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NANCY PELOSI'S DILEMMA
The endgame may be near as far as the Armenian genocide resolution affair in the United States Congress is concerned. Press reports suggest that House Speaker Nancy Pelosi will find Resolution 106 on her desk next week.
>! e Speaker Nancy Pelosi will find Resolution 106 on her desk next week.
Most analysts believe that Pelosi, an avid supporter of the Armenian cause, will have no qualms in sending the resolution to the floor to be voted on. With a majority of representatives in favor of the resolution, many assume that it will pass this time.
This will, of course, happen against the backdrop of a petition by no less than eight former U.S. Secretaries of State, all of who are still household names, to Pelosi to do the wise thing and consider U.S. interests first.
The current Secretary of State Condoleezza Rice has also petitioned the House Speaker along the same lines.
The bottom line for former Secretaries of State Madeleine K. Albright, James A. Baker III, Warren Christopher, Lawrence S. Eagleburger, Alexander M. Haig, Jr, Henry A. Kissinger, Colin L. Powell and George P. Shultz is that a passage of this resolution could quickly extend beyond symbolic significance.
“The result could endanger our national security interests in the region, including our troops in Iraq and Afghanistan, and damage efforts to promote reconciliation between Armenia and Turkey” they said in their letter, going on to “strongly urge [Pelosi] to prevent the resolution from reaching the House floor.”
The signatories to the petition are, of course, putting their country's interests first, and not Turkey's, contrary to what the Armenian side is trying to suggest. It is at any rate ridiculous to even think that Turkey can “buy off” such eminent people, as some Armenian commentators are indicating.
The Wall Street Journal – which is not in a position to be “bought-off” by Turkey either – has also lent its voice here with a strong commentary on the subject (“Political History” - Oct 2):
“As a general rule, legislatures in far-off countries ought to think carefully before passing judgment on another people's history. When their sights turn in that direction, it's a fair bet that points are to be scored with powerful domestic lobbies.”
The WSJ continued thus:
“The sponsor (of non-binding Resolution 106 - S.I.) is Adam Schiff, a Democrat from California's 29th District, which has a lot of Armenian-American voters. His consistent championship of the genocide cause helped him first get elected in 2000 and later made his ‘name in foreign affairs,' as the Los Angeles Times put it in 2005.
“This congressional freelancing puts a strain on America's relationship with an important Muslim ally in a tough neighborhood. If the Resolution passes, the backlash in Turkey will likely be more than symbolic.”
The former Secretaries of State and the WSJ are right. If the resolution passes, the backlash in Turkey will most likely be “more than symbolic.” And it will be so for the same reason that is motivating Adam Schiff, judging by what the WSJ says.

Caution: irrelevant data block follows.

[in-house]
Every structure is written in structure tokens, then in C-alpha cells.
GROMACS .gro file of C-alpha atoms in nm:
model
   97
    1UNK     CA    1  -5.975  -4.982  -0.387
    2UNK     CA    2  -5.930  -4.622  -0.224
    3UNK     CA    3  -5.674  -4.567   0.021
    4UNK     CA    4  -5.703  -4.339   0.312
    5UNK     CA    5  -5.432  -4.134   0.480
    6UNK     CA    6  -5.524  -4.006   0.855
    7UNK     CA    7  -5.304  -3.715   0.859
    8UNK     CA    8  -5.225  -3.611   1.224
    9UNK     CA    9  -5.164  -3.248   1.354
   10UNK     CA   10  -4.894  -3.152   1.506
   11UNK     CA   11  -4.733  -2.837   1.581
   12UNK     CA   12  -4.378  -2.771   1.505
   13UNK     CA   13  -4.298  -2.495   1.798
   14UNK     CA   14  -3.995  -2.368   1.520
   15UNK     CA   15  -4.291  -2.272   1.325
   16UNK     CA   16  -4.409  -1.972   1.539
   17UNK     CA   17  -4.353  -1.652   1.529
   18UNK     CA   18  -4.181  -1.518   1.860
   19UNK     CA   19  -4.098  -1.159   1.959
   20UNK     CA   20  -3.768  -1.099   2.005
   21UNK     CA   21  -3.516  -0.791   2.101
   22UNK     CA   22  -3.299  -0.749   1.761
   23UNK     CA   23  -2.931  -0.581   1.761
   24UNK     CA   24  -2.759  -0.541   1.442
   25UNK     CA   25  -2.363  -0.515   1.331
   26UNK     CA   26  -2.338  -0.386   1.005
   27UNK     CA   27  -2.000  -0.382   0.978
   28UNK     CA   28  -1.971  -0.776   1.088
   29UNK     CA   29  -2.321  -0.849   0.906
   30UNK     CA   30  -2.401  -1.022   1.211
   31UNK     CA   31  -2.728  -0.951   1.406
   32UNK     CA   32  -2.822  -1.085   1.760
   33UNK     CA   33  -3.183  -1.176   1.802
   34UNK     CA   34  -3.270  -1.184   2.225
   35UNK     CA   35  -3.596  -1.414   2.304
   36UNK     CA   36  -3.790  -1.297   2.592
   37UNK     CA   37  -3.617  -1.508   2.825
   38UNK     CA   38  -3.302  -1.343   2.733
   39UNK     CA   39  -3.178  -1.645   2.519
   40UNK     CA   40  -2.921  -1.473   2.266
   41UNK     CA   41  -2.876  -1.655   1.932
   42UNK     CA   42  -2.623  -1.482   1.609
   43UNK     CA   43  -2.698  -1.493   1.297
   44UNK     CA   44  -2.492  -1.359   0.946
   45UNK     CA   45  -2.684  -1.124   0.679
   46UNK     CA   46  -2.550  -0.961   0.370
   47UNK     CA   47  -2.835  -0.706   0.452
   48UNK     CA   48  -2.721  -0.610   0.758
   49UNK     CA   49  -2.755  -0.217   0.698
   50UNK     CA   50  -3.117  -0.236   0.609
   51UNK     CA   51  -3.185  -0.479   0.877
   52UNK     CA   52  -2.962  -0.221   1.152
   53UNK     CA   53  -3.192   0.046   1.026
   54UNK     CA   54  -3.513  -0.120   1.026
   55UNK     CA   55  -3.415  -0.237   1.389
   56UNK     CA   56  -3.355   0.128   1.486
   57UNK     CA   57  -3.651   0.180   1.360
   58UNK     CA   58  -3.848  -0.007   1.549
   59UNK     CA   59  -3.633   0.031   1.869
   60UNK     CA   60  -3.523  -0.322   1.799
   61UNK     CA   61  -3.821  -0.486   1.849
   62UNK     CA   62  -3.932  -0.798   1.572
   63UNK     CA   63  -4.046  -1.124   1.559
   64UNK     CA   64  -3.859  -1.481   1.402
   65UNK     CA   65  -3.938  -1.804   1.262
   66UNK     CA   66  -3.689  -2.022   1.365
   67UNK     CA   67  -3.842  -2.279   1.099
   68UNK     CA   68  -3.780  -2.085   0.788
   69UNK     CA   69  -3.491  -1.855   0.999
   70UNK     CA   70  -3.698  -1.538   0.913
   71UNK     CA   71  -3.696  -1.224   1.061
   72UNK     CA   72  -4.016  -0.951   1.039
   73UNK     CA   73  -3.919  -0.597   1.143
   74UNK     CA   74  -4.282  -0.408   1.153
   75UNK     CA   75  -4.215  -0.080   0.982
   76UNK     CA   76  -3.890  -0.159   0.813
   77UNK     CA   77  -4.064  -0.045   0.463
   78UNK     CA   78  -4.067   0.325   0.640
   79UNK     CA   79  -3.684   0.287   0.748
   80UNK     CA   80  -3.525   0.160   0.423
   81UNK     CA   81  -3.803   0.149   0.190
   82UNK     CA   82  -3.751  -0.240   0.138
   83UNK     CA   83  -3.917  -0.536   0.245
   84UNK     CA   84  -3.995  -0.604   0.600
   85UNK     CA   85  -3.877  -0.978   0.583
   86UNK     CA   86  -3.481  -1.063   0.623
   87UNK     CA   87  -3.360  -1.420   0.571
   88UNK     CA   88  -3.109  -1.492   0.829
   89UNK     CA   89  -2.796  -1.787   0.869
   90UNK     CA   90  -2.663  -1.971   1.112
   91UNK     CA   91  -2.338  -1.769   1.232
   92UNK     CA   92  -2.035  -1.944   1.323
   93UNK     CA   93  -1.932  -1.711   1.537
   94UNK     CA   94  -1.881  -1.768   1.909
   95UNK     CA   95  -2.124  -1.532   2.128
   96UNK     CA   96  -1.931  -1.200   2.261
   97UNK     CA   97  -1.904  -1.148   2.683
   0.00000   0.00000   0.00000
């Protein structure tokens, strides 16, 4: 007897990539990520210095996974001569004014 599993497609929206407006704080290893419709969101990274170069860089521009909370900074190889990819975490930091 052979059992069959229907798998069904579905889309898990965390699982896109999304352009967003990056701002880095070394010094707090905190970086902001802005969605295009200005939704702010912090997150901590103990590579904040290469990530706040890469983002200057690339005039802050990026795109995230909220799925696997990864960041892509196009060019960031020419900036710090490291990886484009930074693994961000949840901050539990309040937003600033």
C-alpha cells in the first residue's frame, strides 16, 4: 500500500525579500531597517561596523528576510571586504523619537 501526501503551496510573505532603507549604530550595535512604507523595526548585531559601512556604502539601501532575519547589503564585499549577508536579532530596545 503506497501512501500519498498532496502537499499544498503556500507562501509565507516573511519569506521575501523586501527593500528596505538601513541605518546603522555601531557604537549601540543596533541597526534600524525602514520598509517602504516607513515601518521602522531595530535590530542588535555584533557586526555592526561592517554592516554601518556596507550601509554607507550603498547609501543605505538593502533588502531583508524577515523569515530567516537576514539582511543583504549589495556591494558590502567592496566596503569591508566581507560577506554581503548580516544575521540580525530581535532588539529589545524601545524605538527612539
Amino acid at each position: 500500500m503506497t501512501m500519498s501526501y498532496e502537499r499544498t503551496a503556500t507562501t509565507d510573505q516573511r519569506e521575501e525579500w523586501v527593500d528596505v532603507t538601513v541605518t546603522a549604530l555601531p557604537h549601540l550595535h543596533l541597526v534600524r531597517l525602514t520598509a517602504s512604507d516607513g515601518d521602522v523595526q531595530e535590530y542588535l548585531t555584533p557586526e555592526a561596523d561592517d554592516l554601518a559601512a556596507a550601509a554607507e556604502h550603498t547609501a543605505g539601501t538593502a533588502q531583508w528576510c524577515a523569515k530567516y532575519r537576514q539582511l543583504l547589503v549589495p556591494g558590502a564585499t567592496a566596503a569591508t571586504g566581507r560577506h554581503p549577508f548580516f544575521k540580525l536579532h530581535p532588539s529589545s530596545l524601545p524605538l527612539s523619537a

In other words, no politician in Turkey that values his or her career will be able to say or do anything that appears even remotely to favor U.S. interests after such a resolution. Anyone doing so will become an instant political pariah.
Neither will any Turkish government be able to even consider lending an ear to influential Turkish liberals who sincerely believe that relations with Armenia should be normalized, including the opening of the border between the two countries and the exchange of diplomats.
If Armenian Foreign Minister Vartan Oskanian believes Ankara is amenable to being browbeaten with such resolutions into normalizing relations with his country, then he has not understood much about Turkey.
If Resolution 106 passes, no government in Turkey can do this because it will appear to represent a “caving into American and Armenian pressure,” which will bring with it a stigma that no politician in this country can afford to carry.
No doubt Pelosi feels the burden of all this. No doubt either that her husband Paul Pelosi, who was in Istanbul last week, also conveyed the strong feelings among Turks concerning this issue when he got back to Washington (even though he is reported as telling his Turkish interlocutors that “they never discuss politics at home”).
The reason why the Armenian lobby is working overtime is, of course, apparent. If this resolution cannot be passed now, when the Congress is pro-Armenian and anti-Turkish as it has never been before, then it will never pass.
This is also Nancy Pelosi's dilemma. Should she serve her country's interests, or the interests of an ethnic group that she has committed herself to for so long, and to which she is no doubt indebted politically?
The bottom line here is that events of a century ago - around which a controversy still prevails - have become part of the current political discourse, rather than remaining in the historical domain where they should be discussed.
Armenia and the Armenian lobby are clearly driven by political motivations and are using history for this purpose. But this is not the way to go about “drawing lessons from history in order to prevent new genocides,” as supporters of 106 believe naively will happen.
Had the Armenian resolution passed 20 years ago would it have prevented Bosnia, Rwanda and Darfur? Preventing such genocidal events need political will, and a genuine desire to act by politicians of the day.
History not only tells us that genocides have occurred, but also highlights the inaction of politicians of the day as they were occurring. Put another way, if the political will does not exist then Resolution 106 will hardly save the people of Darfur. All it will do is permanently scar Turkish-U.S. ties.
Armenian-Americans would no doubt be more than happy to see this happening. How about the rest?